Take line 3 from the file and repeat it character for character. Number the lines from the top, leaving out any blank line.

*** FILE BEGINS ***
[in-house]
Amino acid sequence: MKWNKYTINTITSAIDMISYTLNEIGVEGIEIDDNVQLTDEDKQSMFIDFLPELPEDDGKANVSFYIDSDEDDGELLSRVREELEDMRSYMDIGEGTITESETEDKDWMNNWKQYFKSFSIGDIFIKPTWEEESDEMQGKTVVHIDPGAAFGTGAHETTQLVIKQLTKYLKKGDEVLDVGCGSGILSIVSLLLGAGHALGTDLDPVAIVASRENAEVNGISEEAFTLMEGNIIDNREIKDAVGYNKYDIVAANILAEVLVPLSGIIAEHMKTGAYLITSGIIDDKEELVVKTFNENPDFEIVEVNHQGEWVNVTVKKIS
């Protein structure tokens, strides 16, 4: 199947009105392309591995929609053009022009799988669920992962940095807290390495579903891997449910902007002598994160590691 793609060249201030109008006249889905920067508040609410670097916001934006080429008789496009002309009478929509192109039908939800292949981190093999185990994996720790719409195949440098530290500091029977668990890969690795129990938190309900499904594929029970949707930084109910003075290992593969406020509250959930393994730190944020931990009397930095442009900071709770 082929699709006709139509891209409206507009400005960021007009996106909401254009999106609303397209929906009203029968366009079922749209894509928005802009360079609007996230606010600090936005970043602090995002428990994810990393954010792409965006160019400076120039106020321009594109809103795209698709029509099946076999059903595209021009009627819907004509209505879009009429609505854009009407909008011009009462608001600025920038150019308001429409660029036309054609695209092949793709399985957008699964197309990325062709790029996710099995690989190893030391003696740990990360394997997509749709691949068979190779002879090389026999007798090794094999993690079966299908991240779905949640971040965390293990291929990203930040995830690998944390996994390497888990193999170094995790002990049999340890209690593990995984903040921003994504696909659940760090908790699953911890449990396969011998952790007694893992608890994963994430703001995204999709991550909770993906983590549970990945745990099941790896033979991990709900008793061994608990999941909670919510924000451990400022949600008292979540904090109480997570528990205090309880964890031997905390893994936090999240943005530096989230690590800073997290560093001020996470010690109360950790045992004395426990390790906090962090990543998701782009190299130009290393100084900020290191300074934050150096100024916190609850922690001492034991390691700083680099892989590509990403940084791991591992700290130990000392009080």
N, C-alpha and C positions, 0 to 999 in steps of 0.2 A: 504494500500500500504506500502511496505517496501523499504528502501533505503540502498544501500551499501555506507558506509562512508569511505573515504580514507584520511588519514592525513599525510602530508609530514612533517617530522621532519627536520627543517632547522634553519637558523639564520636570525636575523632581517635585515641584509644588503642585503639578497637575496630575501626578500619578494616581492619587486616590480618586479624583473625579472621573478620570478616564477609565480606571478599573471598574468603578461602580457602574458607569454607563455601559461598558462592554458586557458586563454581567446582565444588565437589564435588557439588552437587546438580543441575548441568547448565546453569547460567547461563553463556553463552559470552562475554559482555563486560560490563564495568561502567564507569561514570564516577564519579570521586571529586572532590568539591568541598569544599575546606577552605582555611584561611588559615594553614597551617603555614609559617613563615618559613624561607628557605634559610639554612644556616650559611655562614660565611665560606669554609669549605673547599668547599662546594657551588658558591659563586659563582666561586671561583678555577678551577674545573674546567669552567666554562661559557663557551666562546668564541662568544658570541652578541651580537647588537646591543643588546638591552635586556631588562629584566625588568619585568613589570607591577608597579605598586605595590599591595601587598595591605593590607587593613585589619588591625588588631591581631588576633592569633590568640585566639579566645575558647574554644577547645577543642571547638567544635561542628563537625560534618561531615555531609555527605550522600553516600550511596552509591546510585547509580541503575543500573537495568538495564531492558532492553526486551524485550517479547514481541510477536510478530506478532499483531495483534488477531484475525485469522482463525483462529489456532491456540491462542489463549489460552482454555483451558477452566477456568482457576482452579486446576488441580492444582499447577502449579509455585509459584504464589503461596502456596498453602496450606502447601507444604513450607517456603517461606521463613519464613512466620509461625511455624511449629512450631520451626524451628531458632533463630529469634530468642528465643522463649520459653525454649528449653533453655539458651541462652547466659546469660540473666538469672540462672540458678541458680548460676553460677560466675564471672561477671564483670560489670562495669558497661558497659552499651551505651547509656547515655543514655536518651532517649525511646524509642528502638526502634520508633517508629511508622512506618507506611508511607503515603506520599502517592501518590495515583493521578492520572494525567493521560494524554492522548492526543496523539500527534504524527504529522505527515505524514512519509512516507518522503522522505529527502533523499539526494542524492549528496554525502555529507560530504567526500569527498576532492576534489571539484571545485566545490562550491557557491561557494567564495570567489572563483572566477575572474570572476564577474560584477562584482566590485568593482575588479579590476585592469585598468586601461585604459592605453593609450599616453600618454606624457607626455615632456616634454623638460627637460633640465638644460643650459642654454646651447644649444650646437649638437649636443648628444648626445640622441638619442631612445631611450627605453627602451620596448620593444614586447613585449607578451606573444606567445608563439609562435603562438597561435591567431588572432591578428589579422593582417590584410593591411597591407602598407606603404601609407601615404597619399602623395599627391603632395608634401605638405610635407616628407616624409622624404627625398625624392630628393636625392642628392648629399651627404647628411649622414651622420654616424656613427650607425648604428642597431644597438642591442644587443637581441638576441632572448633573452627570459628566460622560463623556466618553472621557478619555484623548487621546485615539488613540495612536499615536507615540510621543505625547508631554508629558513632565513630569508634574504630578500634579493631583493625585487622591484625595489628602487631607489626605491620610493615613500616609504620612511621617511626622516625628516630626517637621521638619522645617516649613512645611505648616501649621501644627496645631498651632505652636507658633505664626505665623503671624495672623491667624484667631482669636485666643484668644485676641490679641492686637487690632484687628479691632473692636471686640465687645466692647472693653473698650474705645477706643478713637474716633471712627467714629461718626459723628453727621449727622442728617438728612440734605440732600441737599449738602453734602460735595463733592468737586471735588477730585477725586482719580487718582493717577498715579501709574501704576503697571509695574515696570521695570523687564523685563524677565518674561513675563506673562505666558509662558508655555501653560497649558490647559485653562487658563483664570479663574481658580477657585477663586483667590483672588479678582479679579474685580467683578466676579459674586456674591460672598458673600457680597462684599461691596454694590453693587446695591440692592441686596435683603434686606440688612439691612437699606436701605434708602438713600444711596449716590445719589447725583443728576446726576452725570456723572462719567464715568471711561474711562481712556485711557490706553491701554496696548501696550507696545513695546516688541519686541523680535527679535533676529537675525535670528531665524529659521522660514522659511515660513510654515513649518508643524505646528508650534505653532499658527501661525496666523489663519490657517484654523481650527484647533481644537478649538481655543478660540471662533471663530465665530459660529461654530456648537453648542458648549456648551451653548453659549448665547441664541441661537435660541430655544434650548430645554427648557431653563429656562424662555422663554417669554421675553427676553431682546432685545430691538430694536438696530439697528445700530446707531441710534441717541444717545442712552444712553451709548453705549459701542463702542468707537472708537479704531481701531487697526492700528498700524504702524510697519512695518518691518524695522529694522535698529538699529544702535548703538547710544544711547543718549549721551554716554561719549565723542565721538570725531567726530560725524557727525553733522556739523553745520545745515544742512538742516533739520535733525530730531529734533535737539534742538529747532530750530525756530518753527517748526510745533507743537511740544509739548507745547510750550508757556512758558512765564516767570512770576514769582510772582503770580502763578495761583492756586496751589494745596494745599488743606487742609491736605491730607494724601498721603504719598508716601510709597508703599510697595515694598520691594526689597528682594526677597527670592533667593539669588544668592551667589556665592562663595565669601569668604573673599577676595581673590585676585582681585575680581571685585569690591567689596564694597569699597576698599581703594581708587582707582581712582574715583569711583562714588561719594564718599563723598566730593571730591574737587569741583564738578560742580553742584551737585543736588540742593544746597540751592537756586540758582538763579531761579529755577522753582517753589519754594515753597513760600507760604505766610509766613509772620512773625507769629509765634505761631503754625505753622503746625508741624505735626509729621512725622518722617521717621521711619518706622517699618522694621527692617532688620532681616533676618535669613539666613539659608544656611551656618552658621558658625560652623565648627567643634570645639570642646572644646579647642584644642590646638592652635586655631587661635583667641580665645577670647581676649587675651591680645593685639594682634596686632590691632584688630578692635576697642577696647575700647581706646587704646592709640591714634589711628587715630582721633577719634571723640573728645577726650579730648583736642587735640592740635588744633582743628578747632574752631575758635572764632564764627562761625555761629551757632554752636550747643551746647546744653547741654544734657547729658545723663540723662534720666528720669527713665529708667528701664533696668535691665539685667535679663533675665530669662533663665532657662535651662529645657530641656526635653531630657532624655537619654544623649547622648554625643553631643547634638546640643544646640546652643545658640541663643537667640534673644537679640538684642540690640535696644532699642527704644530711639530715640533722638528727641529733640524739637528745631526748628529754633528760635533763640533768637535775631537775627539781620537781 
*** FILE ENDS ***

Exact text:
């Protein structure tokens, strides 16, 4: 199947009105392309591995929609053009022009799988669920992962940095807290390495579903891997449910902007002598994160590691 793609060249201030109008006249889905920067508040609410670097916001934006080429008789496009002309009478929509192109039908939800292949981190093999185990994996720790719409195949440098530290500091029977668990890969690795129990938190309900499904594929029970949707930084109910003075290992593969406020509250959930393994730190944020931990009397930095442009900071709770 082929699709006709139509891209409206507009400005960021007009996106909401254009999106609303397209929906009203029968366009079922749209894509928005802009360079609007996230606010600090936005970043602090995002428990994810990393954010792409965006160019400076120039106020321009594109809103795209698709029509099946076999059903595209021009009627819907004509209505879009009429609505854009009407909008011009009462608001600025920038150019308001429409660029036309054609695209092949793709399985957008699964197309990325062709790029996710099995690989190893030391003696740990990360394997997509749709691949068979190779002879090389026999007798090794094999993690079966299908991240779905949640971040965390293990291929990203930040995830690998944390996994390497888990193999170094995790002990049999340890209690593990995984903040921003994504696909659940760090908790699953911890449990396969011998952790007694893992608890994963994430703001995204999709991550909770993906983590549970990945745990099941790896033979991990709900008793061994608990999941909670919510924000451990400022949600008292979540904090109480997570528990205090309880964890031997905390893994936090999240943005530096989230690590800073997290560093001020996470010690109360950790045992004395426990390790906090962090990543998701782009190299130009290393100084900020290191300074934050150096100024916190609850922690001492034991390691700083680099892989590509990403940084791991591992700290130990000392009080």